We all know that Parliament is stuffed with Remainers who have blithely convinced themselves that their entitlement trumps the will of the electorate. With Corbyn and May as leaders of the main parties our whole Parliamentary system is in disarray with neither of them representing anything like the needs or wishes of the majority of the population of the UK. While May appeases, Corbyn makes mischief and the irony is that May is an arch-Remainer and Corbyn is an arch-Leaver.
You might call it Parliamentary arithmetic, I call it blatant treachery by arrogant political pygmies.
We don't have a democracy, we have a representative democracy; so yes parliament does have that entitlement.
You are of course correct, but we are still leaving the EU, despite what you and Anna Soubry might think.
Not if parliament collectively think we shouldn't, and then correctly discharge their responsibility to the country!
Yep. +1 from me. I suspect that the more politically aware Hard-line Brexiters are very conscious of the fact that the deeply flawed referendum in 2016 represented the very peak of euroscepticism, fuelled over decades by the right wing press, and stoked in the run up to the vote by social media that persuaded many with little actual knowledge of the workings of the EU that it is a universally malign force.
We all know now about the workings of Cambridge Analytica and the breaking of electoral rules around finance by pro-Brexit groups. We all know now that the mythical £350m additional funding for the NHS (which no doubt was swallowed hook line and sinker by many less politically-savvy voters) was a blatant lie. We all know (because TM has confirmed this in early March) that there is no foreseeable scenario where the UK will be economically better off as a result of Brexit, and indeed it is widely accepted we will be considerably worse off to the tune of hundreds of millions of £'s a week. What is less quantifiable is the effect on our manufacturing and service industries, much of which has been vainly trying to gain clarification about this government's intentions since the Summer of 2016 - but it doesn't look good. We all know that the people leading our negotiations with the EU are a bunch of clowns - witness the farce of the Brexit impact assessments we were assured in Parliament existed - then, oops, they didn't. No wonder the EU negotiating team is able to run rings round them with the greatest of ease, leading to TM backing down on virtually all of her so-called red lines. This has been an object lesson in realpolitik - the UK, long touted as a country punching above its weight, is now exposed as a minor player on the world stage, without the influence or economic might to forge its own path unless we accept a radically different paradigm for our standing in the world and our prosperity. Liam Fox's assurances that the rest of the world is just queuing up to do trade deals with us are now seen as being a mixture of bluster and blind optimism.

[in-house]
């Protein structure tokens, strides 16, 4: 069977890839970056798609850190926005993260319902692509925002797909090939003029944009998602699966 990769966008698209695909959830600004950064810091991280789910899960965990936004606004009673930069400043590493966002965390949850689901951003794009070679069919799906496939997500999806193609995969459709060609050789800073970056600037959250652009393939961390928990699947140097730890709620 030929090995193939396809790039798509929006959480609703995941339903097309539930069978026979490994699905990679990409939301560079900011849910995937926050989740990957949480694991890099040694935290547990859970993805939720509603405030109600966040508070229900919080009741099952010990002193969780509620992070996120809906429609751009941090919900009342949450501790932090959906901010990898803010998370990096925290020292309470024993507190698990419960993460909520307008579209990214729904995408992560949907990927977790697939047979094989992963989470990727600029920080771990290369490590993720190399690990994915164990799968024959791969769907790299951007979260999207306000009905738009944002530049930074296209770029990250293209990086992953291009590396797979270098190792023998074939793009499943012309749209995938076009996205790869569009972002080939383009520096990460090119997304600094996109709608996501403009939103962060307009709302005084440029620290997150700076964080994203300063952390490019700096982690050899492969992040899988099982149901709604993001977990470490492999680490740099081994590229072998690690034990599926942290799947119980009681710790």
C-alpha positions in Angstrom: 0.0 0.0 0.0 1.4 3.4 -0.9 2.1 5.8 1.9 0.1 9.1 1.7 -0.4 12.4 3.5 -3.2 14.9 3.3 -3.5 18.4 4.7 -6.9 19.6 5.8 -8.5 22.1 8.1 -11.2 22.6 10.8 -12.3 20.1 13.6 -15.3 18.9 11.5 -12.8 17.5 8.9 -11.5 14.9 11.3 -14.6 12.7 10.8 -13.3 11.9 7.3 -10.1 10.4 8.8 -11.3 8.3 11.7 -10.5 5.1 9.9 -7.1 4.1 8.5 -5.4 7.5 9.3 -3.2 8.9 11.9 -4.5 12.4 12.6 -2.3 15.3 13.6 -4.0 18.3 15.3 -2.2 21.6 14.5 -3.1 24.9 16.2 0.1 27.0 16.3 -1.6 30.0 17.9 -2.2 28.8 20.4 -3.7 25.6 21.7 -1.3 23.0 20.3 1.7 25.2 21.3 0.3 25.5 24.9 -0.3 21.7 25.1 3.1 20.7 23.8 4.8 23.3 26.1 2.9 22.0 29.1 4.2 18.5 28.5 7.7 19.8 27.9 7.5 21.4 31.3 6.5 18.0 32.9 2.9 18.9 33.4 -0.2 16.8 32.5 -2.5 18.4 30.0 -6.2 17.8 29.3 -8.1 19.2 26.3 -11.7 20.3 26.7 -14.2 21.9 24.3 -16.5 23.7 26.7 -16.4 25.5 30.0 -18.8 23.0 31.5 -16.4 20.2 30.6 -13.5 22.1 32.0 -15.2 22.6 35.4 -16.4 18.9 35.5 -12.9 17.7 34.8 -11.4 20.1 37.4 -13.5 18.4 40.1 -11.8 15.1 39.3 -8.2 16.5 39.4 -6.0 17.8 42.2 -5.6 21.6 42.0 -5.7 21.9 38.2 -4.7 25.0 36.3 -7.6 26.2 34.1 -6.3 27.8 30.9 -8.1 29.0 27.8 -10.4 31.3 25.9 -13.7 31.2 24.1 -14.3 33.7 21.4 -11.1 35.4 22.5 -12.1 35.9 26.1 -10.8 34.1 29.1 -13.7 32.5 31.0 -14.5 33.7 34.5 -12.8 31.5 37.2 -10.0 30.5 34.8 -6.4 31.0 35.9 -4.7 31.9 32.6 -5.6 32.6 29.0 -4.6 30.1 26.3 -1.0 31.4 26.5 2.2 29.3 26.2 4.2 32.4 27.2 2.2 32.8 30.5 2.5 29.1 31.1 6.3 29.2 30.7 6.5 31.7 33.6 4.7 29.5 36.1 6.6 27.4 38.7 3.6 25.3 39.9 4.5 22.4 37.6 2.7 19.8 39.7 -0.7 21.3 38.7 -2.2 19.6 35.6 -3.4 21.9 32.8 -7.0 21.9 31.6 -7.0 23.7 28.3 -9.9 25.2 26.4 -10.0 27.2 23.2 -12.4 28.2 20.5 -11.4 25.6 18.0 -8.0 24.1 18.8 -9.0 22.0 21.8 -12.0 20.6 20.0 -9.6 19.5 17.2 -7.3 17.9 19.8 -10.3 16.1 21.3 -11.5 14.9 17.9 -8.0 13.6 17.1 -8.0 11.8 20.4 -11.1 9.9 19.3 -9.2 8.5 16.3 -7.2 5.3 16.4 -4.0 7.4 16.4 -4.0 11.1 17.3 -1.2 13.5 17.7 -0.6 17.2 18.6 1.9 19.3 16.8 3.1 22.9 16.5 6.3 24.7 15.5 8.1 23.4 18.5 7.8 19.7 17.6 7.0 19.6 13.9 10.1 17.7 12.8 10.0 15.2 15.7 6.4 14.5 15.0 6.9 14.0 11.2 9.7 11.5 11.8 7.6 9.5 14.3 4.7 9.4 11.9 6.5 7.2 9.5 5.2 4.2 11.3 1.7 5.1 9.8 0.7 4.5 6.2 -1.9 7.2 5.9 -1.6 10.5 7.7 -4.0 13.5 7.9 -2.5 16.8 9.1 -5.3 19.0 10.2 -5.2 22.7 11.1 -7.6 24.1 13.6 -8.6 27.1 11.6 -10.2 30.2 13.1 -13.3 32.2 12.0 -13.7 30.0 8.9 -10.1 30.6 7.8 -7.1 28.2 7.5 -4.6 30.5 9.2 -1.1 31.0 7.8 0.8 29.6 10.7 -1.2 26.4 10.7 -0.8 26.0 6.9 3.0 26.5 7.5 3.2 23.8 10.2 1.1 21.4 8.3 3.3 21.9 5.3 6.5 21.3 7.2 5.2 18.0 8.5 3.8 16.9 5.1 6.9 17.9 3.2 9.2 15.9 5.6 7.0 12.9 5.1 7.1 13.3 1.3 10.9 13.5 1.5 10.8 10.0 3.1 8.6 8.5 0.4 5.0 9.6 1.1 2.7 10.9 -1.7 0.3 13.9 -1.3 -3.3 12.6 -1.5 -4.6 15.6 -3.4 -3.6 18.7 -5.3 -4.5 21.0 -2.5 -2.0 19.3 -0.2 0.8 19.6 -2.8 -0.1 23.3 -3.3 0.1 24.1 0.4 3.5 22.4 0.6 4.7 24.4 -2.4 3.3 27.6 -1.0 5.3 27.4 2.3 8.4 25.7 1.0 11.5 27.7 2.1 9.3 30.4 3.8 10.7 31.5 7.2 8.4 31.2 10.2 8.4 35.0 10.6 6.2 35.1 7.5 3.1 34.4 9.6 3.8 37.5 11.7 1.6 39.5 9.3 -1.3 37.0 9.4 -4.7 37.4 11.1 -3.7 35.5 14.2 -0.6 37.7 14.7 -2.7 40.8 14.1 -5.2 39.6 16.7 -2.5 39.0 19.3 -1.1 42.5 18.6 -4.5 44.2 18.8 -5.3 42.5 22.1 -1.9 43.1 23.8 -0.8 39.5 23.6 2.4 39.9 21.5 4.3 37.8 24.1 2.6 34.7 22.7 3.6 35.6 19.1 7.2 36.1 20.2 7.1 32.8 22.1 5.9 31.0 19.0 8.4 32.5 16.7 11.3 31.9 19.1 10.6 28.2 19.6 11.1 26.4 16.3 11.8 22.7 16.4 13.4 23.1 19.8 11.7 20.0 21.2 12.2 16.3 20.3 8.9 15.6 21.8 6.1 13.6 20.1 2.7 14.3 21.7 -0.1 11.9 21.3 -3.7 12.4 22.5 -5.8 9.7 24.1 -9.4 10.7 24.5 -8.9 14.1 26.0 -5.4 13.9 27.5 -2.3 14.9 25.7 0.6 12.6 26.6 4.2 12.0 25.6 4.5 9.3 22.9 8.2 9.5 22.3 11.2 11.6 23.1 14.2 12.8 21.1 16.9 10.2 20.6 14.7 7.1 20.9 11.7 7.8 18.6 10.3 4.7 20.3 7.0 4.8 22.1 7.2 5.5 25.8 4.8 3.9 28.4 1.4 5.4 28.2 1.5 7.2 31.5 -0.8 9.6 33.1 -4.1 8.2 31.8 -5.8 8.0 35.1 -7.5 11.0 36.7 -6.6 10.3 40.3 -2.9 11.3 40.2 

As a result of all the above, and as the dust has settled on the referendum, post-referendum polls which showed a clear affirmation of the result until around May 2017, have since shown a clear majority of people who think the vote to leave the EU was "wrong". Google Wikipedia for "Opinion polling for the United Kingdom European Union membership referendum" for this. Peak euroscepticism has passed, and buyer's remorse is I believe coming into play. No wonder arch Brexiters are so anxious about hurrying the process along and want to shut down debate by adopting a belligerent tone, with implicit threats of violence if they don't get their way:
At some point with people continually sticking their heads over parapets to hurrel insults, make gross accusations and threats, someone, no matter how innocent they may perceive themselves to be, is going to get their head blown off. The intransigence of Remainers to recognise and accept the validity of a Referendum and 17.4 million people is shaping up to end very badly.
So, Resurrection, whilst you may think in your omniscient way that you can predict the future for this process with absolute certainty, I wouldn't be so sure. There's plenty of water to flow under the bridge yet, and as others have commented, Parliament has a responsibility for making decisions about the UK and its future in the round, not just on the one issue of Brexit. I suspect that TM will ultimately be forced to back down on the customs union, though we will be out of the EU in name. As Brexiters are known to be heavily weighted towards the older end of the UK demographic, I also think that future generations will come to see Brexit as a dying spasm of the British empire, and will vote for closer European political ties once again. As has been said on this thread before, we live in interesting times...!